If you’ve ever wondered about ways to lower your fuel bill or noticed a spike in energy use in your house, then it’s time to get a home energy assessment. A home energy assessment or audit can help give you some valuable information about your home and the appliances and systems that may use a lot of energy. The audit will provide you with some energy-saving answers and advice to save you money. If you’re still not sure if you need one, read on to see our top 3 reasons to get a home energy assessment.
You Think Your Fuel Bill Is Too High
No one ever says that their bill is too low, but many do want to know the reason why their bill went up. If you’ve noticed a bump up in what you are paying each month for fuel, especially in the winter months, then it’s time to call for a basic assessment.
When done by a professional, the home energy audit, or energy assessment, will:
- Show you the problem areas of your home when it comes to energy loss.
- Give you techniques and improvements you can make to lower your home’s energy use.
- Teach you how much money you can save when you use less energy.
All these items can show you how to lower your bill and get to the root of what’s causing the spike in energy use.
You Want To Make Your Home More Efficient
Another reason to get a home energy assessment is to see where your home is losing energy – costing you more money and a loss of efficiency.
According to Keith Hill, technical support manager at Minnesota Air, a basic assessment includes an energy expert performing a simple inspection of the home’s envelope and the major appliances – furnace, air conditioner, and water heater.
“A more thorough audit may include a comprehensive inspection of the structure and energy efficiency testing of the major appliances, possibly an assessment of the refrigerator and freezer,” he says. “The very best audit would include an infrared scan (thermal imaging) of the building to pinpoint the areas of greatest heat loss.”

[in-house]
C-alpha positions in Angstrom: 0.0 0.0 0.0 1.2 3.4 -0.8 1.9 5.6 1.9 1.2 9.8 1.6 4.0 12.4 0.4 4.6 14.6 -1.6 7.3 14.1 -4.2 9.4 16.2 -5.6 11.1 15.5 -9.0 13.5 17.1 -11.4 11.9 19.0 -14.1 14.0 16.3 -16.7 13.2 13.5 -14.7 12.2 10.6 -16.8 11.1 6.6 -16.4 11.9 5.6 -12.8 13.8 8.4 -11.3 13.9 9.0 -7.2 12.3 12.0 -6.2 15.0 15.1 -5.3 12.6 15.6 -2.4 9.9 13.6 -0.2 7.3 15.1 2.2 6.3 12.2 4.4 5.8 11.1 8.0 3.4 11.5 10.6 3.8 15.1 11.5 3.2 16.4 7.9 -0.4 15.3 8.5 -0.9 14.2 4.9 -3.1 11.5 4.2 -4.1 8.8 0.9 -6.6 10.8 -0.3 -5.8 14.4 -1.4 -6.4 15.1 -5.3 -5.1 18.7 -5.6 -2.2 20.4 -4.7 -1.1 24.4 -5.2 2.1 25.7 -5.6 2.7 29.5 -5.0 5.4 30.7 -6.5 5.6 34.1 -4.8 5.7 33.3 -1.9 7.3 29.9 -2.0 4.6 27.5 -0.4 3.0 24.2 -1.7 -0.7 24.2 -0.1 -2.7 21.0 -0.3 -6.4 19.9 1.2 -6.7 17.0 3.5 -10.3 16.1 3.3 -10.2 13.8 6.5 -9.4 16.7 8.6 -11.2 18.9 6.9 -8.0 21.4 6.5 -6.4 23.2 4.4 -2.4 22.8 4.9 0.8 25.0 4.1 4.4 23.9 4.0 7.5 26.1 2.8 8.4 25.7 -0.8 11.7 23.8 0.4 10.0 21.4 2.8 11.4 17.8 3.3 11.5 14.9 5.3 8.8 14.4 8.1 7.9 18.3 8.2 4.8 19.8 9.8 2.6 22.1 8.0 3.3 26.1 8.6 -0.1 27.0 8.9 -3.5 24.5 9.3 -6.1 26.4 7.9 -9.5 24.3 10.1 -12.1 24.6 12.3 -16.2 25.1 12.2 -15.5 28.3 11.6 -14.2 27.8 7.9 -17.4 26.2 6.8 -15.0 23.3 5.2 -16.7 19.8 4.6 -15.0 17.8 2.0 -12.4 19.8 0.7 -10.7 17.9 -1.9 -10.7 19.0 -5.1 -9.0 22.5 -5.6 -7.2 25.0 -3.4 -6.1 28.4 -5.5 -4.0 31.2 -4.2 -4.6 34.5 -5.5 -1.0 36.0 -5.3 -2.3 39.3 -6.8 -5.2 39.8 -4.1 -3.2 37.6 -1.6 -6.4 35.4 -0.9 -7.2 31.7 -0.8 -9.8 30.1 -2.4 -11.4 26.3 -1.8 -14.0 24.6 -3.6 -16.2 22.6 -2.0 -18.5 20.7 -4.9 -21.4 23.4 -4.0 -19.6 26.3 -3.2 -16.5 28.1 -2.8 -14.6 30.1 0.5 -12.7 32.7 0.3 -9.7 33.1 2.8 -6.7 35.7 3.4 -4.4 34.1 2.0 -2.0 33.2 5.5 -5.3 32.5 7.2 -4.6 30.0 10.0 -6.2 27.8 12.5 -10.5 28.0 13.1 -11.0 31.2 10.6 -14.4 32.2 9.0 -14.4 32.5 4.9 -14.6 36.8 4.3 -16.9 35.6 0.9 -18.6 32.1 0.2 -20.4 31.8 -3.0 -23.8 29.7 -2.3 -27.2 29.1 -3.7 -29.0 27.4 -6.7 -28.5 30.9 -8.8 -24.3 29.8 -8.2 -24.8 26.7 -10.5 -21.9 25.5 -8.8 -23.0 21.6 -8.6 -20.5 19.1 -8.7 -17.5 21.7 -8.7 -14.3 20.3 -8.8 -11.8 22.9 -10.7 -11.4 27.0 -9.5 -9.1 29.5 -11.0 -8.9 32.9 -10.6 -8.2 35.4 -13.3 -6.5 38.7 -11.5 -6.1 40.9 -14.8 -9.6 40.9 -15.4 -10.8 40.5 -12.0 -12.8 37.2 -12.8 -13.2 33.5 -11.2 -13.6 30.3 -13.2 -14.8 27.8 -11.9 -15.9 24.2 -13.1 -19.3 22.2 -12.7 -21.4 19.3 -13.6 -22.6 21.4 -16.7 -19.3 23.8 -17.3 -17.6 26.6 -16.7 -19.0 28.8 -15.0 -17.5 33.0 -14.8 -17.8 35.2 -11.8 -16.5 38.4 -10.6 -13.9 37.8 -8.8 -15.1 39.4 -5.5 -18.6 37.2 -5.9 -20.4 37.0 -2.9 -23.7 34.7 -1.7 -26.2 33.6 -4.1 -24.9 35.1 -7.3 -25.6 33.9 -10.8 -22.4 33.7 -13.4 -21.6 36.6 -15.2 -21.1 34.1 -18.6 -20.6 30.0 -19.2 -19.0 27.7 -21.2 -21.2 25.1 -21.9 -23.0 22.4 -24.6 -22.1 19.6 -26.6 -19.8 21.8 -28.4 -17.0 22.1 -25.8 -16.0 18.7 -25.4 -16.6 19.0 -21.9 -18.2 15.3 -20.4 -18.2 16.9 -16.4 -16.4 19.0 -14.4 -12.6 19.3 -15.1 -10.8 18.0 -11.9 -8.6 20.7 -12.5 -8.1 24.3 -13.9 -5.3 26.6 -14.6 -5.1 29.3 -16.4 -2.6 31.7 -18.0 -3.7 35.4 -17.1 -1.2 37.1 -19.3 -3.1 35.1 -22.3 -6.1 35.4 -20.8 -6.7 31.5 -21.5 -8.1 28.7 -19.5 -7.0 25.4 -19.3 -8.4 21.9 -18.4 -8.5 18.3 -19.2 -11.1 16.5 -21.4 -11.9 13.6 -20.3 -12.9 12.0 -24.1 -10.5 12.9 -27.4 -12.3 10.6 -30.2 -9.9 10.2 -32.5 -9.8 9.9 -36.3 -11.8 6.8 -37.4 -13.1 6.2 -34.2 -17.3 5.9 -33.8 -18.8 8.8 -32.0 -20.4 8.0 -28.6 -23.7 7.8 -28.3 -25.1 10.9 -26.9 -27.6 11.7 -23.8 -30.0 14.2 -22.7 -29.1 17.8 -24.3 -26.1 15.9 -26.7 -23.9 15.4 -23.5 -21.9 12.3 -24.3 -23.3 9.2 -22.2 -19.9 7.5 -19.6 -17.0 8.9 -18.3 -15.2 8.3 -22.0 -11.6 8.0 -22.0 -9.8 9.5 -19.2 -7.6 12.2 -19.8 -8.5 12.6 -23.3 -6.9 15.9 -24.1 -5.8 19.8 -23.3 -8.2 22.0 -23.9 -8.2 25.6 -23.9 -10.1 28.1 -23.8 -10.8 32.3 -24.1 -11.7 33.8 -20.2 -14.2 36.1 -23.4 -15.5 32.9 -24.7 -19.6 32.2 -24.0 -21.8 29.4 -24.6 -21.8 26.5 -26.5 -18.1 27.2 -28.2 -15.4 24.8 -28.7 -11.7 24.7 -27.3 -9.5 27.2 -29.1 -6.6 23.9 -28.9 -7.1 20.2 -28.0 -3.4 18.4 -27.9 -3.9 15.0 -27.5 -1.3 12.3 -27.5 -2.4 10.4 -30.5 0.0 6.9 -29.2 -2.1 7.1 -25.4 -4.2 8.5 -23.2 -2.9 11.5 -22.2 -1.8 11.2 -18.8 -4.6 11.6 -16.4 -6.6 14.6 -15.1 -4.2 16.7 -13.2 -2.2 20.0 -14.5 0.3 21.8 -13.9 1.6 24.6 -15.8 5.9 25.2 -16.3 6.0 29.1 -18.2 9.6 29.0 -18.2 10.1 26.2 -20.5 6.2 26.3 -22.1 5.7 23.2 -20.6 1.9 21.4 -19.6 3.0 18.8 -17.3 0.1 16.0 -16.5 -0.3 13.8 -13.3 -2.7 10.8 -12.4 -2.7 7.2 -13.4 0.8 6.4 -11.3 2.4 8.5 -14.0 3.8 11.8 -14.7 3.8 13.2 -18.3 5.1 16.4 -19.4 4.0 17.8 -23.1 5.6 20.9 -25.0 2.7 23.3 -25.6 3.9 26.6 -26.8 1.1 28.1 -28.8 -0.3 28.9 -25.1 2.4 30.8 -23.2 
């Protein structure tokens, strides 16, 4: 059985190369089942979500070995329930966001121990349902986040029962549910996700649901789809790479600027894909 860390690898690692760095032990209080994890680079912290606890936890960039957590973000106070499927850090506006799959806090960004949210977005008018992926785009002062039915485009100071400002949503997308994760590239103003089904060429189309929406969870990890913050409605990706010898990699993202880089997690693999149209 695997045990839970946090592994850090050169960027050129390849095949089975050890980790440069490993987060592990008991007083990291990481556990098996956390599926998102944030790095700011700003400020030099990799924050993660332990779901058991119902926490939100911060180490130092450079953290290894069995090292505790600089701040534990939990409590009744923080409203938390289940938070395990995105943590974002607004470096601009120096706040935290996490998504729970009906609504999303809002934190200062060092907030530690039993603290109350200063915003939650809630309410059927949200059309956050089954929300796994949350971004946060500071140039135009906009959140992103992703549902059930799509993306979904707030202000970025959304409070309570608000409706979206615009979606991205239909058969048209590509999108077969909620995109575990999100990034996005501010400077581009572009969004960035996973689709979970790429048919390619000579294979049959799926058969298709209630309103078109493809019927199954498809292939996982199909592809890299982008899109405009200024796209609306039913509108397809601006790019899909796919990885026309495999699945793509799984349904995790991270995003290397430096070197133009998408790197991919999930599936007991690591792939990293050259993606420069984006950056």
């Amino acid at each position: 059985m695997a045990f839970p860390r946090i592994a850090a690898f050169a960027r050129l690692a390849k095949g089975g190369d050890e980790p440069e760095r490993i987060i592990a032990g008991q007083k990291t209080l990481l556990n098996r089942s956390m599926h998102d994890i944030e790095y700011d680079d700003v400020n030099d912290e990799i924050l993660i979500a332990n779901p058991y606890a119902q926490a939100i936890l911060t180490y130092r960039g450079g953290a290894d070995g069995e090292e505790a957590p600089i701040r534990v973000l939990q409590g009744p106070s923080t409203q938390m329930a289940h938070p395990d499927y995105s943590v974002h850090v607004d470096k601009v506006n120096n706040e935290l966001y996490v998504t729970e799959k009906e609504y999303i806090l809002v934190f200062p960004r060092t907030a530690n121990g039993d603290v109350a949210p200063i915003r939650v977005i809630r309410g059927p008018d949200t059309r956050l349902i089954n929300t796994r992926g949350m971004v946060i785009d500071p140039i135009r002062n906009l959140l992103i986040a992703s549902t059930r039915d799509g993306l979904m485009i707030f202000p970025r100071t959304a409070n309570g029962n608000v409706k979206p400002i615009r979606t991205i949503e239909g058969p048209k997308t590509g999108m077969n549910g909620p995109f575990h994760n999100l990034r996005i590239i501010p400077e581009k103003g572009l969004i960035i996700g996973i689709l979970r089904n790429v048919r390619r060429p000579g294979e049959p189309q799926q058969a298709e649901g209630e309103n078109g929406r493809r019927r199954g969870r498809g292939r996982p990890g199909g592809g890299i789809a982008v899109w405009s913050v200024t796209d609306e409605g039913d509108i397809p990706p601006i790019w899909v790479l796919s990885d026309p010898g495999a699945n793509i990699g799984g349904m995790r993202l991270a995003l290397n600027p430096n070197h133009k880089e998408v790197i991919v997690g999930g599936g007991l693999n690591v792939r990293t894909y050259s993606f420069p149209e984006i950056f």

Thermal imaging – or a thermographic inspection – typically works best in the winter or once there is a large enough temperature difference between inside and outside air. According to the Department of Energy, thermography requires “images on the video or film to record the temperature variations of the building's skin, ranging from white for warm regions to black for cooler areas.” This means if the tool shows white, red and orange colored areas on your house, that’s where the most heat loss is occurring.
You Want To Reduce Your Carbon Footprint
Making your home more efficient leads to a reduction in your family’s carbon footprint. And in a world where we are always looking for ways to ‘go green’ and protect the environment, getting an energy assessment is key.
With a thermal inspection, you may find that doing some simple caulking or insulating may shave hundreds of dollars off your utility bill and reduce your carbon footprint.
Most of the area utilities offer low priced or even no cost options for audits, according to Keith. You can also click here to see the ENERGY STAR website’s tips for hiring a home energy auditor. Or you can check out some steps from the U.S. Department of Energy on a way to perform a do-it-yourself audit.
“I’d recommend paying the extra for the thermal imaging to give you all of the available information so you can make the best decision on whether or not your home is energy efficient,” says Keith. “I’d also recommend that the major appliances be thoroughly checked, including efficiency testing of the furnace.”
Keith says if that’s not part of the audit, call an HVAC pro to get that done. It’s money well spent to make sure your home is efficient and your HVAC system is too.